War of the Rebellion: Serial 020 Page 0291 Chapter XXVI. UNION RAID ON THE COMBAHEE RIVER, S. C.

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proceeded myself to Green Pond to await the re-enforcements and accompany them.

Upon my arrival at Green Pond I learned that the gunboats had left the ferry, and reports from detached men arriving at the post satisfied me that the raid been successfully accomplished and that the enemy had retired.

At 11 o'clock p. m. the Twentieth Regiment South Carolina Infantry, Colonel Keitt commanding,arrived at Green Pond, and about the same time I received an official note from Captain Trenholm stating that the enemy had finally disappeared.

I refer to the inclosed reports for the details of operations.

The enemy burned four fire residences and six mills, and took off with them about 700 negroes, who are believed to have gone with great alacrity and to some extent with preconcerted arrangement.

Several intelligent negroes had recently escaped to the enemy, among them a pilot reported to be thoroughly familiar with the river. This will account for the boldness and celerity of the enemy's movements.

I beg to inclose with reports issued to Major Emanuel* (to whom an excellent map of the country had been sent), with a copy of a circular to planters, which had been posted at the railroad stations in my district, and copies of which had also been sent to two of the gentlemen whose property has been lately destroyed.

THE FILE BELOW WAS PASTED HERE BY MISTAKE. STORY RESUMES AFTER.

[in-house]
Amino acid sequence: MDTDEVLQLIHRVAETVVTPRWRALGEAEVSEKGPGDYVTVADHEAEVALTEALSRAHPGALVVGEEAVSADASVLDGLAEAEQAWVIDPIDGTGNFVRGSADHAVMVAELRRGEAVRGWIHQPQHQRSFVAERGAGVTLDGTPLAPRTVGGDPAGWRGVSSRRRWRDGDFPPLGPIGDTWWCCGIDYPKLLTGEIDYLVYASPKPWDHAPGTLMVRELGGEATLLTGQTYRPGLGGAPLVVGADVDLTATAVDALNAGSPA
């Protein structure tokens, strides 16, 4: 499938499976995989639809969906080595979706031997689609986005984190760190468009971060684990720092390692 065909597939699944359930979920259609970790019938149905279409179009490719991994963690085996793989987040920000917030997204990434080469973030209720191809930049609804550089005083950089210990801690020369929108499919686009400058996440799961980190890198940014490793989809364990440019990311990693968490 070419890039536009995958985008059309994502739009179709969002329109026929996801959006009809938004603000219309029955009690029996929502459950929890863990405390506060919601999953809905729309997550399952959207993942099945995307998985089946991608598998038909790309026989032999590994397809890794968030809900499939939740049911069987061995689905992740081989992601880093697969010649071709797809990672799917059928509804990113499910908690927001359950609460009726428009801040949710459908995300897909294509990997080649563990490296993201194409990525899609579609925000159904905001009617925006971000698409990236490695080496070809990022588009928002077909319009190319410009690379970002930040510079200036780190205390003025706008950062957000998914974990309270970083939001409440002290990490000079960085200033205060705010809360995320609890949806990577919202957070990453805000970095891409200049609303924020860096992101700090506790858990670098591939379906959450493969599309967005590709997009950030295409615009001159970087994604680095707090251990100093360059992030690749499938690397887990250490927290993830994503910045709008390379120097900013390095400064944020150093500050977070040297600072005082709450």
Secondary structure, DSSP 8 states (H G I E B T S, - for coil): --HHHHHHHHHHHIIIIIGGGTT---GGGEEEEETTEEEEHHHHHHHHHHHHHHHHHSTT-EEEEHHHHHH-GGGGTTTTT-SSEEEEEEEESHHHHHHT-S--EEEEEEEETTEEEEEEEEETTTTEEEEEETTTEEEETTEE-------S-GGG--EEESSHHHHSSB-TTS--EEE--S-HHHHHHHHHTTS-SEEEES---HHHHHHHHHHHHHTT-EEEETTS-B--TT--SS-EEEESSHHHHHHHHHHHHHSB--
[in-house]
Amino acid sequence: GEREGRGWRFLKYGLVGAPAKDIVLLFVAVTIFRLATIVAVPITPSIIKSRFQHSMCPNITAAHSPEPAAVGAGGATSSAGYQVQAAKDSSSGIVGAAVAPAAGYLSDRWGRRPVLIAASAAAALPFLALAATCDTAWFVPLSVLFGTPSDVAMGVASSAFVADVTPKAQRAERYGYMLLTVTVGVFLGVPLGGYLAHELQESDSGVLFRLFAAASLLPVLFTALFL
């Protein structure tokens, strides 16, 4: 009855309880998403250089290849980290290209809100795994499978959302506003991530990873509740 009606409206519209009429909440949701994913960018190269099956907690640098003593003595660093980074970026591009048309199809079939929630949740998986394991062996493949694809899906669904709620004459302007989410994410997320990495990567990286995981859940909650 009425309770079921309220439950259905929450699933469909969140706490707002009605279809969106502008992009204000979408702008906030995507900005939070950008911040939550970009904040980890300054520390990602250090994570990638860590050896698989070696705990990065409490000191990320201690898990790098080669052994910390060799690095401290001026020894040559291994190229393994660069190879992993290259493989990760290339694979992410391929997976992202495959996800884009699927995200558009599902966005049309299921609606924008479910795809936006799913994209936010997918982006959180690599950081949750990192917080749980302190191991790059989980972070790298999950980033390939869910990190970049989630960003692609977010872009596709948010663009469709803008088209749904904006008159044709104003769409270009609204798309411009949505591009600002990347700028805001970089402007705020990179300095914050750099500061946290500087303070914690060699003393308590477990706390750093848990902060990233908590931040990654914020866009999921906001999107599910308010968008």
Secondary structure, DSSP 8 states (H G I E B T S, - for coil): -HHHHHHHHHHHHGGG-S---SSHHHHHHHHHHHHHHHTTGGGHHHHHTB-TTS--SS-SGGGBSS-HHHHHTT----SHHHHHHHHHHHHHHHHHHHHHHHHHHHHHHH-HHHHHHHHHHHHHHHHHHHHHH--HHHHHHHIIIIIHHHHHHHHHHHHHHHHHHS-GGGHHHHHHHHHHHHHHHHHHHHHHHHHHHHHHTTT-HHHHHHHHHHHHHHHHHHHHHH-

The troops had been located about 3 miles nearer to Field's Point, but two successive commanders, viz, Lieutenant-Colonel Jeffords and Captain Bomar, had remonstrated against their troops being stationed there, on account of the extreme unhealthiness of the locality, and they were moved to Green Pond.

Ballouville is about 3 1\2 miles east of Combahee Ferry, and I had proposed to station an infantry command there, but its surgeon sent in an official statement that troops could not be retained in that locality on account of malarious disease.

As the conduct of the officers and several non-commissioned officers and privates of this command is be investigated by official examination I refrain from an expression of opinion in regard to it.

I am, general, very respectfully, your obedient servant,


Brigadier-General, Commanding.

Brigadier General THOMAS JORDAN,

Chief of Staff, &c.

[Inclosure Numbers 1.]



Pocotaligo, February 23, 1863.

In case the enemy land and advance from Port Royal Ferry the pickets at Cowpens, at Mackay's Point, and on Kean's Neck road near the bridge over Chisolm's Island, will remain concealed from observation; all the rest will retire in the direction of the main body at Leverett's, watching the movements of the enemy. A picket at Leverett's will climb the tree at that post and send report to headquarters. Should the enemy land at Mackay's Point only, all the pickets will retire save those at Port Royal Ferry and Chisolm's Bridge. Upon the arrival of the pickets at


*See inclosure to Lay's report.